# package for greeting cards

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					                  e gcard package for greeting cards

George C. McBane
Department of Chemistry
Grand Valley State University
mcbaneg@gvsu.edu
August , 

   Introduction
e gcard package provides a means of producing simple greeting cards. e user
puts the card text into four environments for front and back covers and inside le
and right pages. e package formats the text into four “panels” and arranges them
on the sheet so that they are correctly oriented when the sheet is folded twice to make
a card. Either portrait or landscape orientation is possible. e graphicx package
provides the necessary rotation, and the textpos package arranges the four panels
on the sheet.
Since cards vary widely, no attempt is made to provide a default design. Each of
the four panels is set, vertically centered, in a minipage environment; the user is free
to format the contents of the minipage as desired.

    Installation
Place gcard.sty where L TEX can ﬁnd it. Usually an appropriate location will be
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something like /texmf/tex/latex/gcard. Refresh the ﬁle name database by the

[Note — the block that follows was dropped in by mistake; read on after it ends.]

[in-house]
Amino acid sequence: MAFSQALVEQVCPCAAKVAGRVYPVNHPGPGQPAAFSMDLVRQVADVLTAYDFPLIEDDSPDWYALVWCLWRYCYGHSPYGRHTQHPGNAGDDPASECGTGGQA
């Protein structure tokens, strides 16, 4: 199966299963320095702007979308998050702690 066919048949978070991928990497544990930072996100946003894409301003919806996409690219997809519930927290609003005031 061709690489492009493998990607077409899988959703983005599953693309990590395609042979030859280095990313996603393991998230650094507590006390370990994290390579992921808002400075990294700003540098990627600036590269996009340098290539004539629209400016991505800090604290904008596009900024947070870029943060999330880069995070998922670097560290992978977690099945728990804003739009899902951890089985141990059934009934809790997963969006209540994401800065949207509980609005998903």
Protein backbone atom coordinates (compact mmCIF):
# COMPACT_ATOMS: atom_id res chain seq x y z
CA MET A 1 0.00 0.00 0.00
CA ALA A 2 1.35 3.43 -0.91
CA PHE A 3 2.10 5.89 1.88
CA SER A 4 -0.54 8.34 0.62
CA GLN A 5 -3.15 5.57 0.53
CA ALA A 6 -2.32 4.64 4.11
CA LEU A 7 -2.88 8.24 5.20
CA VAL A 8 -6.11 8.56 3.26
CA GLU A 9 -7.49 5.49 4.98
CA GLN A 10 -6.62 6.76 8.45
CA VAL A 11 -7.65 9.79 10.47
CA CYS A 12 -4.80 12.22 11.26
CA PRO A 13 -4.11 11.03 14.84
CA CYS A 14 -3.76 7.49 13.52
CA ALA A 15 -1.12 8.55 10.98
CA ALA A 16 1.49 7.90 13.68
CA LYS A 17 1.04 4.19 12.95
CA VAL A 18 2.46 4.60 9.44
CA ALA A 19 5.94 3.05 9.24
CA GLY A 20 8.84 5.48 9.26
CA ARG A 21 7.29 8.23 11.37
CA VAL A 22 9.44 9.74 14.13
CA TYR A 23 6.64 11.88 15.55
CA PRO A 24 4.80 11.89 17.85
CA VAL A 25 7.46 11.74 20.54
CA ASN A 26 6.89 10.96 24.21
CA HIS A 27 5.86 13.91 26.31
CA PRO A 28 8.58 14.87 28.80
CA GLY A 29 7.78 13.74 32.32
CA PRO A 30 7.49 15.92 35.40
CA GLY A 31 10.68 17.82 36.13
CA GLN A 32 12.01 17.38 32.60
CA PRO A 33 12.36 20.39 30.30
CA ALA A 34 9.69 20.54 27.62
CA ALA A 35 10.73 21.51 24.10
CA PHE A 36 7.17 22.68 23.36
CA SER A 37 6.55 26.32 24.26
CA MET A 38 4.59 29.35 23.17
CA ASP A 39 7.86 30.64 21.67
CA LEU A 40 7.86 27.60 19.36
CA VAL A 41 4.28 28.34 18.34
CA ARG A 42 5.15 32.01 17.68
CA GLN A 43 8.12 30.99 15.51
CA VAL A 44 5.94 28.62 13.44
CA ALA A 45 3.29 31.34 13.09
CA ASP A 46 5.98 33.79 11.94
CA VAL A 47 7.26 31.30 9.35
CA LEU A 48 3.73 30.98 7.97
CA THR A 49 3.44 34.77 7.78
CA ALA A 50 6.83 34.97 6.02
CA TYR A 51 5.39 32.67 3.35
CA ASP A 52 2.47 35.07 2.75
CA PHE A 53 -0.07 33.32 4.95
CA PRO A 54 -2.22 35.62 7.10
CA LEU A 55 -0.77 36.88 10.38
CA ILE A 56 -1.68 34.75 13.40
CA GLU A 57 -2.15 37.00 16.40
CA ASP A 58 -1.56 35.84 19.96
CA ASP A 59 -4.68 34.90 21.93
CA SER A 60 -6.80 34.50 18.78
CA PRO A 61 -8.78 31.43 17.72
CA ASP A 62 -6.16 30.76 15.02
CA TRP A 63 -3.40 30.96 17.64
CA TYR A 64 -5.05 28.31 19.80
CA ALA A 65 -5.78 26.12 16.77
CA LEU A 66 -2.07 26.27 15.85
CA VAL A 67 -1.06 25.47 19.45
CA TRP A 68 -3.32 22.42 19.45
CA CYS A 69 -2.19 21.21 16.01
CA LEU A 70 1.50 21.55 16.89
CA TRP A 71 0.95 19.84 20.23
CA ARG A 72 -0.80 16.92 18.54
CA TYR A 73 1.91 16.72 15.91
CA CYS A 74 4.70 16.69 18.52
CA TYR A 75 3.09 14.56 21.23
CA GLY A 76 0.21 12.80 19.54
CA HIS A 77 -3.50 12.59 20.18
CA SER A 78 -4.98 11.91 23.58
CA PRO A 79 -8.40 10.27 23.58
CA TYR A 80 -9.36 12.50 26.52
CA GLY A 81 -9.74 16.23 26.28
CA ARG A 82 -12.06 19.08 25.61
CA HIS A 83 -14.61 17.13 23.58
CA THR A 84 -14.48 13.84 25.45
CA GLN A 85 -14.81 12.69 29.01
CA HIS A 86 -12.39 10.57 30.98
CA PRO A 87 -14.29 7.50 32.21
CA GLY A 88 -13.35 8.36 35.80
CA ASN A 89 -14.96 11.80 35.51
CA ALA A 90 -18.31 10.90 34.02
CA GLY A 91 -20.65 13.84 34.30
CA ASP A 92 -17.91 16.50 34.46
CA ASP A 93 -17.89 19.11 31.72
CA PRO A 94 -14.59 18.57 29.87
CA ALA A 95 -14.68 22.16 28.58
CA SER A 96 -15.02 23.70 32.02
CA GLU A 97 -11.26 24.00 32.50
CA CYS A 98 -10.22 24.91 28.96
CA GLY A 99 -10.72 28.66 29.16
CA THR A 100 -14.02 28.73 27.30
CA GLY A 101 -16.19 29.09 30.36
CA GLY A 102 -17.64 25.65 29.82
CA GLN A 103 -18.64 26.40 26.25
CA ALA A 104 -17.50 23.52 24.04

usual method for your system. is documentation ﬁle and the two example ﬁles
may be placed anywhere.
You will also need to have the textpos, graphicx, and calc packages installed.
All are available at , and graphicx and calc are part of most L TEX distributions.
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For landscape cards it is best to also have the geometry package installed.


   Usage
\usepackage{gcard}
Before \begin{document}, if you want to use margins diﬀerent from the de-
faults (. in for all), set four lengths to values of your choice:

\setlength{\gcguttermargin}{8 mm} % inside edge of textblock
\setlength{\gcedgemargin}{\gcguttermargin} % outside edge
\setlength{\gctopmargin}{6 mm}        % top
\setlength{\gcbottommargin}{\gctopmargin} % bottom
ese margins determine the distances between the edges of the minipage con-
taining a single panel and the edges of the folded card. ey are used, along with
\paperwidth and \paperheight, to compute the width and height of each panel
and the placement of each panel on the page.
en, a er \begin{document}, specify the contents of each panel with the
frontcover, backcover, insideleft, and insideright environments. Each
environment sets its contents in a minipage of width \panelwidth and height
\panelheight. ose two lengths may be referenced, but not changed, anywhere
a er \begin{document}. e material is vertically centered in the panel by default;
to move it, use vertical spacing commands such as \vspace{} and \vfill.
For example, you could specify the material for the front cover of the card with

\begin{frontcover}
\Large
We heard you had a little trouble with the law\ldots
\end{frontcover}
e text will appear vertically centered on the front cover, with normal justiﬁca-
tion.
You do not need to supply all four environments; panels corresponding to missing
environments will be le blank.


.   Minimal example
A very simple card can be produced by the following ﬁle: